You may be eligible for consideration under the following criteria:

Admissions criteria for applicants with qualifications up to 5 years old (PDF)

Admissions criteria for applicants with qualifications more than 5 years old or who are seeking RPL (PDF)

You must demonstrate a level of English language competency at a level that will enable you to succeed in your studies, regardless of your nationality or country of residence.

SQA, GCSE and IB

For SQA, GCSE and IB students, unless a higher level is specified in the stated entry requirements, a pass is required in English at the following grades or higher:

  • SQA National 5 at C
  • SQA Standard Grade at 3
  • SQA Intermediate 1 at A
  • SQA Intermediate 2 at C
  • GCSE/IGSCE at C or 4
  • Level 2 Certificate Grade C
  • IB Standard Level at 5 (English ab initio is not accepted for entry)

English language tests

We accept the following English language qualifications at the grades specified:

  • IELTS Academic module overall 6.5 with 5.5 in each component.
  • TOEFL-iBT (including Special Home Edition) 92 or above with 20 in each section. We do not accept TOEFL MyBest Score to meet our English language requirements.
  • Cambridge English: Advanced or Proficiency overall 176 with 162 in each component.
  • Trinity ISE: ISE II with a distinction in all four components.

We also accept a wider range of international qualifications and tests.

English language qualifications must be no more than three and a half years old from the start date of the degree you are applying to study, unless you are using IELTS, TOEFL, or Trinity ISE, in which case it must be no more than two years old.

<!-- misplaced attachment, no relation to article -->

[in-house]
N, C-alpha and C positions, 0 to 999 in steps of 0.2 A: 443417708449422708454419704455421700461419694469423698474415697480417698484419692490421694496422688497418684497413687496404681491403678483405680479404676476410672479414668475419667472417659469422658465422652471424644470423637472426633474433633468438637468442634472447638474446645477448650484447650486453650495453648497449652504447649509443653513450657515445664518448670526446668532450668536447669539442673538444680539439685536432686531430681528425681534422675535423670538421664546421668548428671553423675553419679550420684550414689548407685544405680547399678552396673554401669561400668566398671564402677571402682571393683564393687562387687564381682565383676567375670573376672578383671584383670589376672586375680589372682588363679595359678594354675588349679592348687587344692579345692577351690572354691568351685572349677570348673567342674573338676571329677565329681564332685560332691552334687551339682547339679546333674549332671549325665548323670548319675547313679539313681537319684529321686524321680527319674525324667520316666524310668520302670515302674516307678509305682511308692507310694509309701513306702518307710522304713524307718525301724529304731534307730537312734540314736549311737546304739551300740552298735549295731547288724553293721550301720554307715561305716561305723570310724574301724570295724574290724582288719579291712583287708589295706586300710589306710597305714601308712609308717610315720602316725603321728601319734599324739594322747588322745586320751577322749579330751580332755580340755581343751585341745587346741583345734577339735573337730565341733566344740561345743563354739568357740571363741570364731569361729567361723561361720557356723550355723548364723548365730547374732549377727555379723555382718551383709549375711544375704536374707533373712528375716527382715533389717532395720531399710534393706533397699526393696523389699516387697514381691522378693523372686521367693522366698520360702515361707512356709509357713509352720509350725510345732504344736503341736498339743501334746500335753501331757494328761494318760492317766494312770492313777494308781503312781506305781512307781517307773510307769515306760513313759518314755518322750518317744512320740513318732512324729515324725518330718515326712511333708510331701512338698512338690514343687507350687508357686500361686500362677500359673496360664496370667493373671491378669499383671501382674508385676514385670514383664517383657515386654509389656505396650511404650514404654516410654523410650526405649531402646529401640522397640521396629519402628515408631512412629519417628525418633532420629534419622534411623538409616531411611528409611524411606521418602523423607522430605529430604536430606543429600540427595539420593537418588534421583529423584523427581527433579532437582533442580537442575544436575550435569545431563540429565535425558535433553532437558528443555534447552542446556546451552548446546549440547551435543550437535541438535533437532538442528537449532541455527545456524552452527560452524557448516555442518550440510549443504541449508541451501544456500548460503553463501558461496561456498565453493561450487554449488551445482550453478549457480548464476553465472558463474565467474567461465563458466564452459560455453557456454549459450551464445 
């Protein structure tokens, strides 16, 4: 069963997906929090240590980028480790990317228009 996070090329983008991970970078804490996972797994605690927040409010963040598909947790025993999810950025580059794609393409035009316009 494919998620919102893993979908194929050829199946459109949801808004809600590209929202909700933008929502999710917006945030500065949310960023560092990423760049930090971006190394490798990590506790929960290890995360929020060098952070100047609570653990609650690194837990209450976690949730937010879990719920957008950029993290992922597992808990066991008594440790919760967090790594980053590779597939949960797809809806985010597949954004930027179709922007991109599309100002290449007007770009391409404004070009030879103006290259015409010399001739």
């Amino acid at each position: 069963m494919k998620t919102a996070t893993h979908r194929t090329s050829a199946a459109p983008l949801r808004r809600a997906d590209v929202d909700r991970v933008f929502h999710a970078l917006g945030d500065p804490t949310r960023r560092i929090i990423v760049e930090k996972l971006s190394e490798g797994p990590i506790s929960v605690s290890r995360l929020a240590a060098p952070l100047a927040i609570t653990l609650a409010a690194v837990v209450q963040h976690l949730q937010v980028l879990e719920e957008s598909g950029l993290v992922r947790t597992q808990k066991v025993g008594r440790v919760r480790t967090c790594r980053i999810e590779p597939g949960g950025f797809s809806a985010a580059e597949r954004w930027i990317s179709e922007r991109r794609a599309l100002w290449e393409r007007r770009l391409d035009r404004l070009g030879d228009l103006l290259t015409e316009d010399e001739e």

English language requirements

Protecting Vulnerable Groups

All successful applicants will be required to join Disclosure Scotland's Protecting Vulnerable Groups (PVG) Scheme before starting the programme. In addition, all applicants who don't live in the UK, or who have spent more than a year abroad, will need to provide equivalent verification from the relevant national authority.

This information is part of a government initiative to enhance the material that higher education institutions provide about their degree programmes.

It is one of many sources of information which will enable you to make an informed decision on what and where to study.

Please note that some programmes do not have Discover Uni data available.

Additional costs

All successful applicants will need to join Disclosure Scotland's Protecting Vulnerable Groups (PVG) Scheme with the University of Edinburgh as the Registered Body.

You must cover the cost of joining the scheme. This is currently between £18 and £59.

Funding

For more information on how much it will cost to study with us and the financial support available see our fees and funding information.

Fees and funding